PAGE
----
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My Cousin Vinny – Alice Cooper’s Mormon Roots (Part 10)

Alice Cooper was raised in the Bickertonite Church, and his grandfather was the president!  Alice Cooper’s song, “No More Mr. Nice Guy might have a reference to his Bickertonite upbringing!  What else can Daniel tell us about Alice Cooper?  Did Mr. Smithie really punch him in the nose?

Daniel:  We go to a friend, a family friend, between the both of us and we have dinner together and we’re talking and my wife just out of the blue says, “Okay, let me ask you this, are you that Mr. Smithy in the Alice Cooper song that punches him in the nose?”

And then Ike Smith’s wife just burst out laughing and says either her or Bonnie, she says “That’s where it comes from!” See, they didn’t, as far as we know, they didn’t know. Apparently people had been telling them that reference and they didn’t really fully realize where it was coming from. So my wife is, I guess maybe it was the first bold one to flat out say, Hey, are you the guy that punched him in the nose? So go Laura! That was awesome of her. And he said, he goes, “Oh.” He goes, “Oh my goodness. Oh Vinny.” And he basically, or something like that, just very friendly and laughing. And he says, “Just for the record, I did not punch Vinny in the nose.”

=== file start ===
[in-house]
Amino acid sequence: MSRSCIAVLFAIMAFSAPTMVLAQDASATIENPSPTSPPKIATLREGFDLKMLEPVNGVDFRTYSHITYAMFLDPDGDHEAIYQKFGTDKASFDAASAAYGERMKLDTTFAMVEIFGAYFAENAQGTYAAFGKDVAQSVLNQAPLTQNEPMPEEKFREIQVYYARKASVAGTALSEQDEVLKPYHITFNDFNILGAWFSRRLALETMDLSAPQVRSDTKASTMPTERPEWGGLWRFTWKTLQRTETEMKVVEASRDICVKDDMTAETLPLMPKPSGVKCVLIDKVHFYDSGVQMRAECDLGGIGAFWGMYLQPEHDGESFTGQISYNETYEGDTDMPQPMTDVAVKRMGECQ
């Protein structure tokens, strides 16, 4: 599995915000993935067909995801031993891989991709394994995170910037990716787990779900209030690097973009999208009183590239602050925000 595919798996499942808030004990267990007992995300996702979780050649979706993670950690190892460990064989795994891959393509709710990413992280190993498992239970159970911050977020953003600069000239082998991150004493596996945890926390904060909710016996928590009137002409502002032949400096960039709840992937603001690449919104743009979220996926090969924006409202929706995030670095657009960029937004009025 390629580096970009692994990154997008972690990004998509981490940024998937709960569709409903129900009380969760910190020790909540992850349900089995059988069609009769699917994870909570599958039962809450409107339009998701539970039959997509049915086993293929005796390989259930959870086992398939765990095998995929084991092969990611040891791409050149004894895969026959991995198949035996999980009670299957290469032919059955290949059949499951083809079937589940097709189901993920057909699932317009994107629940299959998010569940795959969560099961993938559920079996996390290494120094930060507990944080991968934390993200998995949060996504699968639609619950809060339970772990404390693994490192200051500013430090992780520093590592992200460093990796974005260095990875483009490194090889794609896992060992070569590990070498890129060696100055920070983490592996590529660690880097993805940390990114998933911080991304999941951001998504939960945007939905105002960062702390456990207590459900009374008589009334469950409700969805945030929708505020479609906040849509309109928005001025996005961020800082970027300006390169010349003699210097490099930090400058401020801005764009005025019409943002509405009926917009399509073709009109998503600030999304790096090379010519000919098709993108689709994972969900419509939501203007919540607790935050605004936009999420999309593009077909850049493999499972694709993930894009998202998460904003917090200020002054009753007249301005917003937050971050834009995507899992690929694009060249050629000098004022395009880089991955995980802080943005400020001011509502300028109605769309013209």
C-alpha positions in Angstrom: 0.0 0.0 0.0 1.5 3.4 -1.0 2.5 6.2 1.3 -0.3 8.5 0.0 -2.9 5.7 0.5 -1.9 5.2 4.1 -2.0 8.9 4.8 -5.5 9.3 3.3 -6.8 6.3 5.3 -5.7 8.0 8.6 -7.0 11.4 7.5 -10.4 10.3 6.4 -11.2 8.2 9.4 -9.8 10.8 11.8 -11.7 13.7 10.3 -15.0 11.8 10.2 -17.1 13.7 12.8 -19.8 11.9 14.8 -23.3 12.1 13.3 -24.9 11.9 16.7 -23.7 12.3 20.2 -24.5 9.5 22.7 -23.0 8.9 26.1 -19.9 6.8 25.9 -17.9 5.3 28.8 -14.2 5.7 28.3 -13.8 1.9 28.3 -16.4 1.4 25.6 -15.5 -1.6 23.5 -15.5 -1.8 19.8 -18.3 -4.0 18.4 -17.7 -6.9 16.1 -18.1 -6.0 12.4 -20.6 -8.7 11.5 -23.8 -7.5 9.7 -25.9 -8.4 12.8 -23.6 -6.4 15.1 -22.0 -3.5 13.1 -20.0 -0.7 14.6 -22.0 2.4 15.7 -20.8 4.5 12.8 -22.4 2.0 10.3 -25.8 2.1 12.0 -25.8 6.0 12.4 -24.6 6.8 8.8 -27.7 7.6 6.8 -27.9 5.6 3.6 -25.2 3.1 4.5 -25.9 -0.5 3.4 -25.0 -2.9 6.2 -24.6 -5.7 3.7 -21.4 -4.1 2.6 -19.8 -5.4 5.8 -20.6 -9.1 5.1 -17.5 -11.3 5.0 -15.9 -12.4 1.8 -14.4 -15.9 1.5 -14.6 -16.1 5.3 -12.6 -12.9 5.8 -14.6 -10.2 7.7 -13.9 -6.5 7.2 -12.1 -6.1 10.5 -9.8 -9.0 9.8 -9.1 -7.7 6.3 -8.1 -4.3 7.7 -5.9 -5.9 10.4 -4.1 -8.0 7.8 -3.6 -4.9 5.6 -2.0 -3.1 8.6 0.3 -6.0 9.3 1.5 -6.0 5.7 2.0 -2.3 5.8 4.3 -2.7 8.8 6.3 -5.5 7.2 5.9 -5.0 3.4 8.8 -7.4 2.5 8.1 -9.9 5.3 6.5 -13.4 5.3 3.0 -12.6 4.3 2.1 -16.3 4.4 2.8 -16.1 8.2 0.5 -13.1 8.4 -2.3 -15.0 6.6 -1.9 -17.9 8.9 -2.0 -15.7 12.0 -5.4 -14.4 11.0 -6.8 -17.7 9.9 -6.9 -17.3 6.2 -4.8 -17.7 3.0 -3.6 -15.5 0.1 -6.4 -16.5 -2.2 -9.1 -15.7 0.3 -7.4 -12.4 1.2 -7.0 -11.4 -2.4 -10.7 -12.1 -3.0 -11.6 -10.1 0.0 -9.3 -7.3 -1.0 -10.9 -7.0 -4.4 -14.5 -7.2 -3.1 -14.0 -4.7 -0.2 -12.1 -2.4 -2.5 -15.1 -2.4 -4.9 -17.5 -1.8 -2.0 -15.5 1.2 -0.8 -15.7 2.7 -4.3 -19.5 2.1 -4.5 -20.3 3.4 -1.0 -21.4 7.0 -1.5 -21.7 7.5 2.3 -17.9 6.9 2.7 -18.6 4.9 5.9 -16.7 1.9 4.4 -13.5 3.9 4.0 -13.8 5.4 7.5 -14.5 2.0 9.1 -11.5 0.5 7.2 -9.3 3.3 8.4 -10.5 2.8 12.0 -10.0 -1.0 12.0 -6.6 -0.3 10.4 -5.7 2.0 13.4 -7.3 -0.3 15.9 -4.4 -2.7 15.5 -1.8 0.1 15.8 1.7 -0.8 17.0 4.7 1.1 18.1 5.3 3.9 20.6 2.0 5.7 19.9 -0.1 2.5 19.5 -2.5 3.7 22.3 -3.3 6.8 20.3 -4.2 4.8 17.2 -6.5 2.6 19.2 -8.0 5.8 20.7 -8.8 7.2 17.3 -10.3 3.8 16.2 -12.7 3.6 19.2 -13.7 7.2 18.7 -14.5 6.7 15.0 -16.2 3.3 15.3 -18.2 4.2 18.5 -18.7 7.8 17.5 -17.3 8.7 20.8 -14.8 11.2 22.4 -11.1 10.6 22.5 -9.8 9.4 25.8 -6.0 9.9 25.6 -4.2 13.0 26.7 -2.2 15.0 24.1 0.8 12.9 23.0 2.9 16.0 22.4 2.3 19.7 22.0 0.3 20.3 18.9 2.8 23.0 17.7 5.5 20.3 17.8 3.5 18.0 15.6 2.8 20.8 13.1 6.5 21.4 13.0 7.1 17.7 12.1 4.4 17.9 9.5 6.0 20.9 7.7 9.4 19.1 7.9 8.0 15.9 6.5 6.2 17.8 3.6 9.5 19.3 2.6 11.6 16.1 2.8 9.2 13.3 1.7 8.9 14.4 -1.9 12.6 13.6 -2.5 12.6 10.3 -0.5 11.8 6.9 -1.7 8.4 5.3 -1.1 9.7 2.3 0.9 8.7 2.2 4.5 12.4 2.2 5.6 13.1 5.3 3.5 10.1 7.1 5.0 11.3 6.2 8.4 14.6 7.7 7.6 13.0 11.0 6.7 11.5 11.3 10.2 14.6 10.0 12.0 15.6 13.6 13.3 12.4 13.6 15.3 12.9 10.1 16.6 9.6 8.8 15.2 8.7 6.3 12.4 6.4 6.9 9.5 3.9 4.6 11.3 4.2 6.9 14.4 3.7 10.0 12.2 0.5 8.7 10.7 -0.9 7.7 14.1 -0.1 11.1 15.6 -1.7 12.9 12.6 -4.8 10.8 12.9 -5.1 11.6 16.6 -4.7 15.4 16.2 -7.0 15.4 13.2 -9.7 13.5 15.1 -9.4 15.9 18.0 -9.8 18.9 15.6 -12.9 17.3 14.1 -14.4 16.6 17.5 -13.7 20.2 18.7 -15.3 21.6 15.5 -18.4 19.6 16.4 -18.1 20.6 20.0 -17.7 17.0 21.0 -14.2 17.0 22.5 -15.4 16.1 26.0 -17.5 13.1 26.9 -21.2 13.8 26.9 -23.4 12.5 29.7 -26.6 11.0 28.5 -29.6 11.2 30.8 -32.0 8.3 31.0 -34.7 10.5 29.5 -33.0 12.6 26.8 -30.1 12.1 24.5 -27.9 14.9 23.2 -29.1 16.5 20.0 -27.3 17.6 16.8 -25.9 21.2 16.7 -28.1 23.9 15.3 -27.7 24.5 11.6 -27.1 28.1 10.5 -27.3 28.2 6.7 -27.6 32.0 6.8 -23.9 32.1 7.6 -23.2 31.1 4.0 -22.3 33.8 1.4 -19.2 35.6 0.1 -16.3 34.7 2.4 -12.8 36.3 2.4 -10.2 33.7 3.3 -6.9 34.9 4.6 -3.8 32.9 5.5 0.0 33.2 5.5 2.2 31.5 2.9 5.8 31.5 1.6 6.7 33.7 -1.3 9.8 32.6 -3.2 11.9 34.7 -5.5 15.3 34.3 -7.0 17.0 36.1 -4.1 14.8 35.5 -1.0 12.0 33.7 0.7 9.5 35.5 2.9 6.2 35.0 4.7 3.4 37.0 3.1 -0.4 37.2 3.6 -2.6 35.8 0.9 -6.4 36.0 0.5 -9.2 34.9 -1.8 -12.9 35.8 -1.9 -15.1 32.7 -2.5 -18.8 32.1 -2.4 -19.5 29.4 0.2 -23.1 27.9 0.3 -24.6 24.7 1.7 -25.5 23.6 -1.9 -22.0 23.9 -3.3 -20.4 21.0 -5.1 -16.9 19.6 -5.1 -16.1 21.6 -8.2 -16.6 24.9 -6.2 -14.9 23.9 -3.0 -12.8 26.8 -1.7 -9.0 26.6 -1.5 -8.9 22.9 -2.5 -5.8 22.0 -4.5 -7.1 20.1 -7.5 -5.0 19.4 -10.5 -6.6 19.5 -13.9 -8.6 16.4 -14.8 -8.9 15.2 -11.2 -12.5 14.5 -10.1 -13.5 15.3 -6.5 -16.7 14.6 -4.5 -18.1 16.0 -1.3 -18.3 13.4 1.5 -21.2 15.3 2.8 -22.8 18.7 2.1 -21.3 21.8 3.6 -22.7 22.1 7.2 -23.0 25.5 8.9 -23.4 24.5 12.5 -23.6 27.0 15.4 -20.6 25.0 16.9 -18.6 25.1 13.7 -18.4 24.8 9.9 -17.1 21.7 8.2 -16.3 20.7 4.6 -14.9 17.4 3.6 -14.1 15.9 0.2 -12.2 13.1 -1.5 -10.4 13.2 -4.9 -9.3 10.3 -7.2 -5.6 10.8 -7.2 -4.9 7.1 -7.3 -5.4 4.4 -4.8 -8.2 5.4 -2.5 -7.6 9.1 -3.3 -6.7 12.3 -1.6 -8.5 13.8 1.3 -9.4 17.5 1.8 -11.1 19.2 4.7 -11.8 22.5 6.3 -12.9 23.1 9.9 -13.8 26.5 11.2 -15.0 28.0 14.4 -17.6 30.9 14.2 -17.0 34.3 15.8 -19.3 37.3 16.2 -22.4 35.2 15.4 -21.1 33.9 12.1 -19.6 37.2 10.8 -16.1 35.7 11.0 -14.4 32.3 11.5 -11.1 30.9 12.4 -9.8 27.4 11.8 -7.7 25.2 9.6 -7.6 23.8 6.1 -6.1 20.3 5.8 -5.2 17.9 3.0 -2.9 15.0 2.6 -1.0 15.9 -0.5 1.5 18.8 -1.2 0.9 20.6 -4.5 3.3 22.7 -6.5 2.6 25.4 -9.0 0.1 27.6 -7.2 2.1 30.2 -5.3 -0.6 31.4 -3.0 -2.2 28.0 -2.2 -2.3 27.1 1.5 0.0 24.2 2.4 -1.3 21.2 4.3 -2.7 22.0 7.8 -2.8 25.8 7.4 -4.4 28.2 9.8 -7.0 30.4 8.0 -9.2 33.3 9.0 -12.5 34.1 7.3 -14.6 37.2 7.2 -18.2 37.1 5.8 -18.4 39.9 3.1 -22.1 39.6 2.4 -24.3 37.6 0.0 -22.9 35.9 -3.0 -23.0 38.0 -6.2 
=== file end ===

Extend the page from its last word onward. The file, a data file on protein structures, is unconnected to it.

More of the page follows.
So yeah. And I guess we have a friend that’s a part of the Latter-day Saint movement. I had met him one time at a John Whitmer Historical conference. I forget his name. Really Nice Guy. Anyways, he knows Ike Smith as well. And his wife Bonnie. Anyways, he went to an Alice Cooper–I don’t know if it was a meet and greet or a concert or something like that and they took a picture with Alice Cooper and he told him saying, “Hey, I know Ike Smith.”

And Alice said to him, “Tell Ike, Vinny said hi.” So, there’s a history between them and it’s very possible. It’s very possible that sarcastically, you’d have to ask Vincent Furnier himself.

Here’s the video of the song if you’re interested!